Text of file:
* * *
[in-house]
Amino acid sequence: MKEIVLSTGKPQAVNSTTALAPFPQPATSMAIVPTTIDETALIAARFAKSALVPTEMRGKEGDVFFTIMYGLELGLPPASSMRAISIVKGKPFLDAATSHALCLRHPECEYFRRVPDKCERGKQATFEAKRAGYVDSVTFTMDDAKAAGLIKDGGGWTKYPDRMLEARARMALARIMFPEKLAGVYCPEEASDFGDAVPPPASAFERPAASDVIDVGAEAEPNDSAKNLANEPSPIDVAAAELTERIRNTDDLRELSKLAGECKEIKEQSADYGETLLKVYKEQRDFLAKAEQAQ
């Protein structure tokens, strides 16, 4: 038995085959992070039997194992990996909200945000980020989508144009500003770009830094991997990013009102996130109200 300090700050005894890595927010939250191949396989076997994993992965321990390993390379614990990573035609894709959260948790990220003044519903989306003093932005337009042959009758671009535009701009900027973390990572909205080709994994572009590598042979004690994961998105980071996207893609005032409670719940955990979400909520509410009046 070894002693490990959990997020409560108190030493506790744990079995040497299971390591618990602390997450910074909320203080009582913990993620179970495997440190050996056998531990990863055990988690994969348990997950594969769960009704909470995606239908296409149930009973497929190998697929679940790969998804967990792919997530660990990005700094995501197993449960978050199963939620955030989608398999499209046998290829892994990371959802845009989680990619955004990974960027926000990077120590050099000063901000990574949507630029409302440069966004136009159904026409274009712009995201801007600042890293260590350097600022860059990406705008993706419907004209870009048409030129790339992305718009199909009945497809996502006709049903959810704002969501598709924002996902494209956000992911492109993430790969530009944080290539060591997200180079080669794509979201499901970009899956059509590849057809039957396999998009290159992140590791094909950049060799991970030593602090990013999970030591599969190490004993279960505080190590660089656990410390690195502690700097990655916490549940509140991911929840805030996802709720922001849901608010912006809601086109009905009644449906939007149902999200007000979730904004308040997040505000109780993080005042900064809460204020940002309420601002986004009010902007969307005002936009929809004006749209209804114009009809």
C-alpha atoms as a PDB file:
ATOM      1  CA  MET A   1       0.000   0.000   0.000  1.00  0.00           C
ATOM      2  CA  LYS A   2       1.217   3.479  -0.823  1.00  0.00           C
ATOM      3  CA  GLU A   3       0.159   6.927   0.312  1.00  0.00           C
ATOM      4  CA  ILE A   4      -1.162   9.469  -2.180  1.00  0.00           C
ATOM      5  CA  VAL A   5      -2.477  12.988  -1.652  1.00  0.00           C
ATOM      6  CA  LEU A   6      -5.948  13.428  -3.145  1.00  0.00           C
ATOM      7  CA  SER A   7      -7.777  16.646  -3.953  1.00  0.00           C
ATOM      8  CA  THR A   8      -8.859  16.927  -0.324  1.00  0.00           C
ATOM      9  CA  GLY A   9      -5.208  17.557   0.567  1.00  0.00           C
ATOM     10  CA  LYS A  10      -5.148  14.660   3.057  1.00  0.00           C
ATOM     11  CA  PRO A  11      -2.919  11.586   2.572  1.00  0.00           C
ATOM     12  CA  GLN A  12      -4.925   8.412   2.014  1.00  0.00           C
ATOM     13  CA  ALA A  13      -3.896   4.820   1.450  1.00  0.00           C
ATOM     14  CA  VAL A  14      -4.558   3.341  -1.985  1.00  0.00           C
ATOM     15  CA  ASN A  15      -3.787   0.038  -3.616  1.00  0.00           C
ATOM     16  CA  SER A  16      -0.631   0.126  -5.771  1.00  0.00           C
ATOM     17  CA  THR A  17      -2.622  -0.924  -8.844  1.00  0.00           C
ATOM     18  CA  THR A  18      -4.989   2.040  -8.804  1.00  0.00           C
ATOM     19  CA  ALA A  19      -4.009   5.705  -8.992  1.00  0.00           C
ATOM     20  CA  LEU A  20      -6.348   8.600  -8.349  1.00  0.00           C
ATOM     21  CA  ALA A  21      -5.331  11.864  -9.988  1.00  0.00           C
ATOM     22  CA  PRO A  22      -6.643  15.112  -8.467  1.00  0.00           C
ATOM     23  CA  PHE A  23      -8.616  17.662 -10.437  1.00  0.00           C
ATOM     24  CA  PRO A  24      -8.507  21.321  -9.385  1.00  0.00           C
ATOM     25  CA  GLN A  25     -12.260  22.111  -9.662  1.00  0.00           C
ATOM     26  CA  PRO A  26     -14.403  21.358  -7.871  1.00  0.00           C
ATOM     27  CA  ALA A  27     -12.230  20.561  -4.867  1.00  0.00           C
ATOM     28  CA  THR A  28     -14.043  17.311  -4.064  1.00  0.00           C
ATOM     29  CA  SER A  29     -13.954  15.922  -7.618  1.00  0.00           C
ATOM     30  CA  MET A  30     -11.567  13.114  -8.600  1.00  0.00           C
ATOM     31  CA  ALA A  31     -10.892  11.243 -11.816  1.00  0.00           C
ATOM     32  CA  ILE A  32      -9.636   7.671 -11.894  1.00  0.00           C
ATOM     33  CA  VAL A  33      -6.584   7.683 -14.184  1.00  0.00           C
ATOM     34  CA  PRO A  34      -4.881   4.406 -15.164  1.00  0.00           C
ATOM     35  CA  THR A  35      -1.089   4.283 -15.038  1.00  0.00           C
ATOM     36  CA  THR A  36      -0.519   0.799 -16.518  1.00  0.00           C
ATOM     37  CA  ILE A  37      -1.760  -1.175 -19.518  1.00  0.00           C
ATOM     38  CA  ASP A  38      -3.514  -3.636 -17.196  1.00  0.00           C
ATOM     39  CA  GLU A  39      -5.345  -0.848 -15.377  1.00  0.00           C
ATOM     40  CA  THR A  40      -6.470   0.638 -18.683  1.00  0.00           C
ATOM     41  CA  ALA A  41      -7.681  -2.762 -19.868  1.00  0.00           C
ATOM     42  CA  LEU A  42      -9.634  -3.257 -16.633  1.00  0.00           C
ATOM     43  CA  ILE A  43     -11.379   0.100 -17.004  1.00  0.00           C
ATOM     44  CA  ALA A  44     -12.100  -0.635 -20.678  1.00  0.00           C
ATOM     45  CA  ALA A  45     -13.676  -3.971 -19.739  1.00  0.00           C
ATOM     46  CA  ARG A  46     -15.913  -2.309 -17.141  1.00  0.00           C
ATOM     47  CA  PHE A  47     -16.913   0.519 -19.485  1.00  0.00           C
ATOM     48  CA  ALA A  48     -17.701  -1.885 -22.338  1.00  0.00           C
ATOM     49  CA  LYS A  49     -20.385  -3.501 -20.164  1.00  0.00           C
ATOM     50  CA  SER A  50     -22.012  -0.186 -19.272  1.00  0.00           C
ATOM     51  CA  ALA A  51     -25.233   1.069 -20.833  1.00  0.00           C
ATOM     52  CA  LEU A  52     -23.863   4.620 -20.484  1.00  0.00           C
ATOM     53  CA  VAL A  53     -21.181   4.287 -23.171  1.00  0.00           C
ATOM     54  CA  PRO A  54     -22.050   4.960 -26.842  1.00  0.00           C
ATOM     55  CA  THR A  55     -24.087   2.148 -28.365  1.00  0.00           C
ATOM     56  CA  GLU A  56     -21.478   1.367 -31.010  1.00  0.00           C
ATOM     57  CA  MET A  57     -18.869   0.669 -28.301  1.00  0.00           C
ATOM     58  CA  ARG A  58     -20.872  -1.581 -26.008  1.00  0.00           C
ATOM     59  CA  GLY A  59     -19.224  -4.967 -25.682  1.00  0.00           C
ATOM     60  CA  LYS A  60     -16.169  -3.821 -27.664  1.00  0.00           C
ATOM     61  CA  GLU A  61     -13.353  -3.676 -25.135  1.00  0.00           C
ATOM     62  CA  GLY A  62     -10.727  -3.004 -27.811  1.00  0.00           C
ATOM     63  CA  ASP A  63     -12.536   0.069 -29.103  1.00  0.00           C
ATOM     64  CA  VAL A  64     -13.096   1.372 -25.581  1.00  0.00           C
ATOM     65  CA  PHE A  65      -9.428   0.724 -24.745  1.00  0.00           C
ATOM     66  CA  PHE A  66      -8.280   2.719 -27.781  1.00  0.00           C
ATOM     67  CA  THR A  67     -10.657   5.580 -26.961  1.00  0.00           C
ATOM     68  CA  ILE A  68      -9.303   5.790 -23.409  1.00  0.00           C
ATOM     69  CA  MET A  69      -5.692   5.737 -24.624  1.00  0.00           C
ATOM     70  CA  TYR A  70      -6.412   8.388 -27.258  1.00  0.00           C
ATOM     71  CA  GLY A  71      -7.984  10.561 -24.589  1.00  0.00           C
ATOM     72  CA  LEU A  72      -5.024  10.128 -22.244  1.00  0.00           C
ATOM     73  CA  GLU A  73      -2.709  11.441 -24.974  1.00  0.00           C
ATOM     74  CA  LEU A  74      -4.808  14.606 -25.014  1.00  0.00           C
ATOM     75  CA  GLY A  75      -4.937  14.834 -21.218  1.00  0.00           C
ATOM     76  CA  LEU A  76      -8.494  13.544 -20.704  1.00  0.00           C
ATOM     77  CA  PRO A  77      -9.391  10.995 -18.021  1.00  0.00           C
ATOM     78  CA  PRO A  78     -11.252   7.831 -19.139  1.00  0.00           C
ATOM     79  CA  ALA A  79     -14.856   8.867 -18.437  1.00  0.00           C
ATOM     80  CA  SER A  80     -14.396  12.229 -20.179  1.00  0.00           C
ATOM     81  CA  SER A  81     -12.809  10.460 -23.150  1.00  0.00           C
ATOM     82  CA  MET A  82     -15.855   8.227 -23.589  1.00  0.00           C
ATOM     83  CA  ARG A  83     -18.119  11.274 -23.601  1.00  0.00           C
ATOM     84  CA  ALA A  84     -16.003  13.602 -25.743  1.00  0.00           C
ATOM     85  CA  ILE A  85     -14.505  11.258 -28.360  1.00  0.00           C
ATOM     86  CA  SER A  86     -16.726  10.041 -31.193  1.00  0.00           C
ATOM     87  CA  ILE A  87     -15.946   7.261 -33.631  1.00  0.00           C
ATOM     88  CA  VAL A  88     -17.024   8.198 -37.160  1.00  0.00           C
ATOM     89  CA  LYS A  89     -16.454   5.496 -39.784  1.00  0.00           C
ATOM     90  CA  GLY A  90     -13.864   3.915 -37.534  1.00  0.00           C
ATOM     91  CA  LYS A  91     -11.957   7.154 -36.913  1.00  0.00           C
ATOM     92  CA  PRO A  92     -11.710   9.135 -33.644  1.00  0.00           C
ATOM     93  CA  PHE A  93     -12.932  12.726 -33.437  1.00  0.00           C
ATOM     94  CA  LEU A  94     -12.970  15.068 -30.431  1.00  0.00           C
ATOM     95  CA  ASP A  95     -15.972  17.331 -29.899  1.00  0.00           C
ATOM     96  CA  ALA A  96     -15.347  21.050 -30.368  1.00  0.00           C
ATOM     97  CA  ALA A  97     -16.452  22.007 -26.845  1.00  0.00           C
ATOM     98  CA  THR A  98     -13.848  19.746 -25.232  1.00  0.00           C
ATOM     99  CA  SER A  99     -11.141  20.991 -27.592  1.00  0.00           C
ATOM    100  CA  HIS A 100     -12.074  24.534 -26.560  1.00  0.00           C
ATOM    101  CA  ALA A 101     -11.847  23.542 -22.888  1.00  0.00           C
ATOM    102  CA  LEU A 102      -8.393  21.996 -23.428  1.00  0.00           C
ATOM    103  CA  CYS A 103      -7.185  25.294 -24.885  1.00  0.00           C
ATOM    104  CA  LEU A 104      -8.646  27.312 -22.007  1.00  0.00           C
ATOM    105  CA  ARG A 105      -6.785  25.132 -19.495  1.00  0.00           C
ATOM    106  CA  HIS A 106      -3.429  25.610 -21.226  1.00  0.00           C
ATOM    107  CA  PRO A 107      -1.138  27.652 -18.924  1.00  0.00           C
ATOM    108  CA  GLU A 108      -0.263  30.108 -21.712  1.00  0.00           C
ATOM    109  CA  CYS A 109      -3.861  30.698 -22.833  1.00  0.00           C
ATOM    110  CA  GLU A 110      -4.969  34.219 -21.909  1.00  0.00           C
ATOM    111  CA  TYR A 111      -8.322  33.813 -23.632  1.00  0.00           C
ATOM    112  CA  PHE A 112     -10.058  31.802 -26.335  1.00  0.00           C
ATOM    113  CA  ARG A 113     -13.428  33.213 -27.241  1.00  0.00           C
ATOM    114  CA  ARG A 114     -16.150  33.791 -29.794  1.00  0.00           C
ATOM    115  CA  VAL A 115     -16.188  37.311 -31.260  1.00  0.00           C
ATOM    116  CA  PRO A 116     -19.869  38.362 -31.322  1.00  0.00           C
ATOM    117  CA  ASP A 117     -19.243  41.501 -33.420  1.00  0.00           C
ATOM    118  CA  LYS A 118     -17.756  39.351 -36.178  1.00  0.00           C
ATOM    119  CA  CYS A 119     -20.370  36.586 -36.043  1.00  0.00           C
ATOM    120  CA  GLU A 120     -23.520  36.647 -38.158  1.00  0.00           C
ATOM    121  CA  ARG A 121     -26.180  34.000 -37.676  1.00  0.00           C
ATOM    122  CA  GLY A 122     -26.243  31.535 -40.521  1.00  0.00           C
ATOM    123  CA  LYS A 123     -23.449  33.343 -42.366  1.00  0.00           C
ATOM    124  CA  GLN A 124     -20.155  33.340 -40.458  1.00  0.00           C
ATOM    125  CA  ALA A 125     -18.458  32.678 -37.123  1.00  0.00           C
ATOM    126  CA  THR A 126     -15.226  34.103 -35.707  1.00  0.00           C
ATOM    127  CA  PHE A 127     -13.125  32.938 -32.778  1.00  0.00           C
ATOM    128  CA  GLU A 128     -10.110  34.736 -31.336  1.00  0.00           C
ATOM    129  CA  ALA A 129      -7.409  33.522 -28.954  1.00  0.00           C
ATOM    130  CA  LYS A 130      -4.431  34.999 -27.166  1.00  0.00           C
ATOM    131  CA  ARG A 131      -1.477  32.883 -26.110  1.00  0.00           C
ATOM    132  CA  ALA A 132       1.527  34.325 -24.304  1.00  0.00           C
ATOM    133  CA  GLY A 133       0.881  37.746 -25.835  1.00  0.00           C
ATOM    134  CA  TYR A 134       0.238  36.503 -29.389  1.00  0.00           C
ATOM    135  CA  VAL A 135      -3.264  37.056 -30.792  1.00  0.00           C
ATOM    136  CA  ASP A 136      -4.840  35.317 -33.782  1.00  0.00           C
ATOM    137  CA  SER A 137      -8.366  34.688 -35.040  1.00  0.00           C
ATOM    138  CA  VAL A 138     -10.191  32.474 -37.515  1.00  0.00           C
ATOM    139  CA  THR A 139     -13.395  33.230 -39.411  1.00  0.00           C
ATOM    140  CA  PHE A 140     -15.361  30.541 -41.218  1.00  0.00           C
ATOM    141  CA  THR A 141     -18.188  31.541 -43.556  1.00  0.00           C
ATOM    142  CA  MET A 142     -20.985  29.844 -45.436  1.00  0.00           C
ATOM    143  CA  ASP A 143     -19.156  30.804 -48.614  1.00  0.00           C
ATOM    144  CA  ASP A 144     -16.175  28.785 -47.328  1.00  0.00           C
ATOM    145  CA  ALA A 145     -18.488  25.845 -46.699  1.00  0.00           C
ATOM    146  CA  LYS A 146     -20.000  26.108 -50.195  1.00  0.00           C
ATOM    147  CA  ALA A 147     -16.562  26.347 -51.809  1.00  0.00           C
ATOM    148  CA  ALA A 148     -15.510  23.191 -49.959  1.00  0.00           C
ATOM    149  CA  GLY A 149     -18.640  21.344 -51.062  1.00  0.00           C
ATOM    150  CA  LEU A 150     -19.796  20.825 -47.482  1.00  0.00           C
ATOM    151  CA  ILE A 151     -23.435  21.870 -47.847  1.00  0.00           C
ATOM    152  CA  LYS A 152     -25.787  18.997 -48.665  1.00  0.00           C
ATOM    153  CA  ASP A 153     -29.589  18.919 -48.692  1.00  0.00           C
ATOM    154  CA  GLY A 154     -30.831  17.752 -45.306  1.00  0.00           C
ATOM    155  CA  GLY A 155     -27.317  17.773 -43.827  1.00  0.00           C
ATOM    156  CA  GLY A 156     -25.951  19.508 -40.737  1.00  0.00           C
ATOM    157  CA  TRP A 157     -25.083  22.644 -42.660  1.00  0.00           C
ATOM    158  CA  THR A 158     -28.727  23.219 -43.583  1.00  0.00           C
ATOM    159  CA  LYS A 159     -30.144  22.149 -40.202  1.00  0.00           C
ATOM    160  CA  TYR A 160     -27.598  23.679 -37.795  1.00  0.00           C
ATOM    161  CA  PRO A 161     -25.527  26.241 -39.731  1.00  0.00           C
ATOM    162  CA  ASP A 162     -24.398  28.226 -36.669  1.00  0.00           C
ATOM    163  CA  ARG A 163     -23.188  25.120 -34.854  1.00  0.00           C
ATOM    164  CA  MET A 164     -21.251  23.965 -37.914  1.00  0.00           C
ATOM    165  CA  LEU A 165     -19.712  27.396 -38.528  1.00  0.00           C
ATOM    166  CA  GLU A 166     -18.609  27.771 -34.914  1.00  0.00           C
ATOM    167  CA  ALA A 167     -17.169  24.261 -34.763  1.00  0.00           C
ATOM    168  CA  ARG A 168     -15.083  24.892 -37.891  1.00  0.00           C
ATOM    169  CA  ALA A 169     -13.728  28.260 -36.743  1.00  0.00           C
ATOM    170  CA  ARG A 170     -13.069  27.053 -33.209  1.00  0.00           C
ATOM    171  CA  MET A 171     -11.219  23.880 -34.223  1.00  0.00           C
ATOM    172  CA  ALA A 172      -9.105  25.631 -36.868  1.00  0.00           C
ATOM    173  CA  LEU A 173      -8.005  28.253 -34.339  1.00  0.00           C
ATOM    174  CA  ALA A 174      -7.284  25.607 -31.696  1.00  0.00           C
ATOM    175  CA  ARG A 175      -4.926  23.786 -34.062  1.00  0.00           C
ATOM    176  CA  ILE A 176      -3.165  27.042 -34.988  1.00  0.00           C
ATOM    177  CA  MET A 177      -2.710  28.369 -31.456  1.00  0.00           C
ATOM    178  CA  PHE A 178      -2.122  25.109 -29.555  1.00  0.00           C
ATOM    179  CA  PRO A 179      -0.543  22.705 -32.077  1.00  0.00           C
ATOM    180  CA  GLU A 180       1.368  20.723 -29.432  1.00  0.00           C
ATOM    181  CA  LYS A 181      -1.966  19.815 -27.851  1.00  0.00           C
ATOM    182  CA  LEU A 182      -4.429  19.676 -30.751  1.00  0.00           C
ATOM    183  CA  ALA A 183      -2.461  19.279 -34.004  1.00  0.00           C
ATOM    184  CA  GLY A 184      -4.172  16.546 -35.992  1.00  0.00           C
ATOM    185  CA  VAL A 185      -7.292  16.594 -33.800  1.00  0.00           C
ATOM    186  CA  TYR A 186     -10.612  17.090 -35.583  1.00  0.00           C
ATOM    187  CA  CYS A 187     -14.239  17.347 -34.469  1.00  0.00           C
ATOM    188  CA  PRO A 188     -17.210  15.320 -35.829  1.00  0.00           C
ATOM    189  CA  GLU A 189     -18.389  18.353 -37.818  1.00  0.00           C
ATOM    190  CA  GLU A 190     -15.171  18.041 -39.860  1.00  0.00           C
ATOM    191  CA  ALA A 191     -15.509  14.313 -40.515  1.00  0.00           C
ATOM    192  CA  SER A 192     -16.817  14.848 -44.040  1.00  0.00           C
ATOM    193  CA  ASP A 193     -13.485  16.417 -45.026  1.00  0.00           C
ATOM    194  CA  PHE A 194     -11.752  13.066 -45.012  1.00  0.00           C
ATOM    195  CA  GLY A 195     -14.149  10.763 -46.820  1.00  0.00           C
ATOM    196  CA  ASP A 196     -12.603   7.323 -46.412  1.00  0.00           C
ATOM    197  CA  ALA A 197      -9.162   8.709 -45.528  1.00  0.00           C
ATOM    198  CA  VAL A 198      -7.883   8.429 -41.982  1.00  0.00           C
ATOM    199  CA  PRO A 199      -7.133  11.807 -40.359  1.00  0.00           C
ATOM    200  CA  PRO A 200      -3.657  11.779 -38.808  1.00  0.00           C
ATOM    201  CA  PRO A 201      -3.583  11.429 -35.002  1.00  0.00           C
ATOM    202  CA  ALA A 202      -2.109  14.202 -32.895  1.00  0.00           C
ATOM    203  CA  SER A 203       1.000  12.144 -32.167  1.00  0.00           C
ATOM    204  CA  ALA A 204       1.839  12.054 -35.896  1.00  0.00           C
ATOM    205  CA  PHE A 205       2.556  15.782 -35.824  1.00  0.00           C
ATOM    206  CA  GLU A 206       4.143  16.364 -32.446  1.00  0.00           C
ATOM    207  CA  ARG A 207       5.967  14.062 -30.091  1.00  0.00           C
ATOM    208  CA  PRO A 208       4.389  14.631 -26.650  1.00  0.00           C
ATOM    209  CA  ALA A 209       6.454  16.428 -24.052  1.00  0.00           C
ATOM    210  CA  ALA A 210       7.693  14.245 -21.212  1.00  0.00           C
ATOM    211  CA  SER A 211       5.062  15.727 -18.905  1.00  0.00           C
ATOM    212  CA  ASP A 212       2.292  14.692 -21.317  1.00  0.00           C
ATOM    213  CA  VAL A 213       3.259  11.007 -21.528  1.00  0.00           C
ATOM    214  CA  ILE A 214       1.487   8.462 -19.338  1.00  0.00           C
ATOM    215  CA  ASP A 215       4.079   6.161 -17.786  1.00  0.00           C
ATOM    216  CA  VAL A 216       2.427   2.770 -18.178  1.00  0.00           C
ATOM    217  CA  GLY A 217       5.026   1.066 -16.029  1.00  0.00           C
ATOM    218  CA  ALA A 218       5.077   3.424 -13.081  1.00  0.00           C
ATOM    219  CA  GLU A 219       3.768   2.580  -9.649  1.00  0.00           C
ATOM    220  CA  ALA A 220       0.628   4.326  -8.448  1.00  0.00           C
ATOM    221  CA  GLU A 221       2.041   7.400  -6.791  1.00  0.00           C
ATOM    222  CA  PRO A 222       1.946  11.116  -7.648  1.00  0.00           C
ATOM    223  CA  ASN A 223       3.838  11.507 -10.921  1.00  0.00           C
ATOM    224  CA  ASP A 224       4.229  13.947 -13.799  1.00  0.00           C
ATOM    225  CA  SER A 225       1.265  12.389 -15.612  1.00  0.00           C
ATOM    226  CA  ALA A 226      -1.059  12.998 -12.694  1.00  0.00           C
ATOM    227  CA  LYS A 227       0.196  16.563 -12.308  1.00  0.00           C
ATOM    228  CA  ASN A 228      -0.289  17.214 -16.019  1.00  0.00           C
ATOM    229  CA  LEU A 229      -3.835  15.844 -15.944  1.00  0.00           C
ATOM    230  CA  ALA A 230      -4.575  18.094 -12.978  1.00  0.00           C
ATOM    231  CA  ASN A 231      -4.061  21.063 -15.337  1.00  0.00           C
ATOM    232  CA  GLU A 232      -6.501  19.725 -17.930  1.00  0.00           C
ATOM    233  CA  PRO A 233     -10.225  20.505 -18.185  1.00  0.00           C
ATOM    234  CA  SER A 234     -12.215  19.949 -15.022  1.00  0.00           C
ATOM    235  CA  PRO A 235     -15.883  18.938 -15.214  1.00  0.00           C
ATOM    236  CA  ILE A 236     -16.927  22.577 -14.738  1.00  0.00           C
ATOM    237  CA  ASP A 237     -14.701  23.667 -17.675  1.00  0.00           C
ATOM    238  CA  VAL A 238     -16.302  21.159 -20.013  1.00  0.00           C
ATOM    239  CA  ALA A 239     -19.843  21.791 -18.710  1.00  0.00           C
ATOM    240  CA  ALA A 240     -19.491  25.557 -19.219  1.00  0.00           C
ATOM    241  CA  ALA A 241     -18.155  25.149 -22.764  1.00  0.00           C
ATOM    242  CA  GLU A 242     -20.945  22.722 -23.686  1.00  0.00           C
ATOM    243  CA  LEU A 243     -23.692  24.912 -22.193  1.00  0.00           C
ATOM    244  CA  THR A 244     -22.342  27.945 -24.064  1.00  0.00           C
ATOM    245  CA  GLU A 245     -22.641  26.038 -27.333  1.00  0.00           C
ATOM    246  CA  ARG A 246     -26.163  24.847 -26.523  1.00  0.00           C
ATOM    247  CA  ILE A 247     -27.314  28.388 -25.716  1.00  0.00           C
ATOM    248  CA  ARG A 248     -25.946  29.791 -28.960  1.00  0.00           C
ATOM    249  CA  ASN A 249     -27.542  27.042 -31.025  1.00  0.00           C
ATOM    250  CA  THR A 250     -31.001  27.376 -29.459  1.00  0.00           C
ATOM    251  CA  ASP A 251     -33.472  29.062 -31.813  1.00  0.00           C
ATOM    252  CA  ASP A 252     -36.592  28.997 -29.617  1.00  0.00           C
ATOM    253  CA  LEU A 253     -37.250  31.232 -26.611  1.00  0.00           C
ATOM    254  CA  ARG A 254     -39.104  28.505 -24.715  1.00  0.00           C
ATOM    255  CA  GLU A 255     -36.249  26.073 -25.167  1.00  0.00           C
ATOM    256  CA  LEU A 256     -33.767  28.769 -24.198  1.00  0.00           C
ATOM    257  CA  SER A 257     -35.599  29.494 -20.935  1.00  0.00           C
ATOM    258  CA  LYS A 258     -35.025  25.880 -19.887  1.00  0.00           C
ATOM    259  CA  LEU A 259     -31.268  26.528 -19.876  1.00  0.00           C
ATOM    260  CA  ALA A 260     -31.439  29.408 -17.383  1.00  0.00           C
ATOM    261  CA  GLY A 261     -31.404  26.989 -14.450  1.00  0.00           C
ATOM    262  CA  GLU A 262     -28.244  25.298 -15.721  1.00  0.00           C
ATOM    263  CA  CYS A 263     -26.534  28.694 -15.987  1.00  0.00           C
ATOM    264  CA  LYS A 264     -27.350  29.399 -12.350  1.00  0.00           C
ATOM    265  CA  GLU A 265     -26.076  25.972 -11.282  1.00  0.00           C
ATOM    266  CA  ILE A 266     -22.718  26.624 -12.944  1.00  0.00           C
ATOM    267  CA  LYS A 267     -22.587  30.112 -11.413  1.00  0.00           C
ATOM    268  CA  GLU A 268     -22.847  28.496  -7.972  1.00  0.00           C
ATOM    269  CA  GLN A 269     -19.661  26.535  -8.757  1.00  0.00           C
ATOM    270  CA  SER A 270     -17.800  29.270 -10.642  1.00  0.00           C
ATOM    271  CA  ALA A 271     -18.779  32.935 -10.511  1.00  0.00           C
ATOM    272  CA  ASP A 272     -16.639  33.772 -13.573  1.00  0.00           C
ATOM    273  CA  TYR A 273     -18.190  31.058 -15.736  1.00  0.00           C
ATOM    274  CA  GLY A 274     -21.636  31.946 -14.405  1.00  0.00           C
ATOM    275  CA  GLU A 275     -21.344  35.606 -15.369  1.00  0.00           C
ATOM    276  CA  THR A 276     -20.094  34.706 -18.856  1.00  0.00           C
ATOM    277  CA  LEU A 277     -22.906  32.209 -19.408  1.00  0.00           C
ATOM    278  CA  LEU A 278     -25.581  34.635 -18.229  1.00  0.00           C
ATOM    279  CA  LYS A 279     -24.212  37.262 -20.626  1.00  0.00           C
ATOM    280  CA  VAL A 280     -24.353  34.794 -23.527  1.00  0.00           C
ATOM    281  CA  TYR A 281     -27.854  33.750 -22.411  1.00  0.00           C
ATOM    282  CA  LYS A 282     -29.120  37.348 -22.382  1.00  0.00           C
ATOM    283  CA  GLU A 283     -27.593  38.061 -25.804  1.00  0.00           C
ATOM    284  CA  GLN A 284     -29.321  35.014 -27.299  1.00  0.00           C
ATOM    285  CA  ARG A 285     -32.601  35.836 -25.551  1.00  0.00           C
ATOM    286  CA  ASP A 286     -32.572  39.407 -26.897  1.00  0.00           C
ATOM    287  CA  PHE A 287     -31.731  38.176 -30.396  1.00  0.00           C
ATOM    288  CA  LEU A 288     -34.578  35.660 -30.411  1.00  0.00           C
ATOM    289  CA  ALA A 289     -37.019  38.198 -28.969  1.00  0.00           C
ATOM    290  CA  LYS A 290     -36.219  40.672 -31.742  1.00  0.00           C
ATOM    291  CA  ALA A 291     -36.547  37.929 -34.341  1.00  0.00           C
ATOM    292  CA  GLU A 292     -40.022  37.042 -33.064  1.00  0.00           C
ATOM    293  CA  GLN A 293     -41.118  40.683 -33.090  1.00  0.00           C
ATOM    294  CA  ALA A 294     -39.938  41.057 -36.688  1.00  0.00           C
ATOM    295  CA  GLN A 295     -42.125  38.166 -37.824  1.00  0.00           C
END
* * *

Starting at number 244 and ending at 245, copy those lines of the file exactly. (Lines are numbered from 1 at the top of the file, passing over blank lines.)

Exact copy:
ATOM    240  CA  ALA A 240     -19.491  25.557 -19.219  1.00  0.00           C
ATOM    241  CA  ALA A 241     -18.155  25.149 -22.764  1.00  0.00           C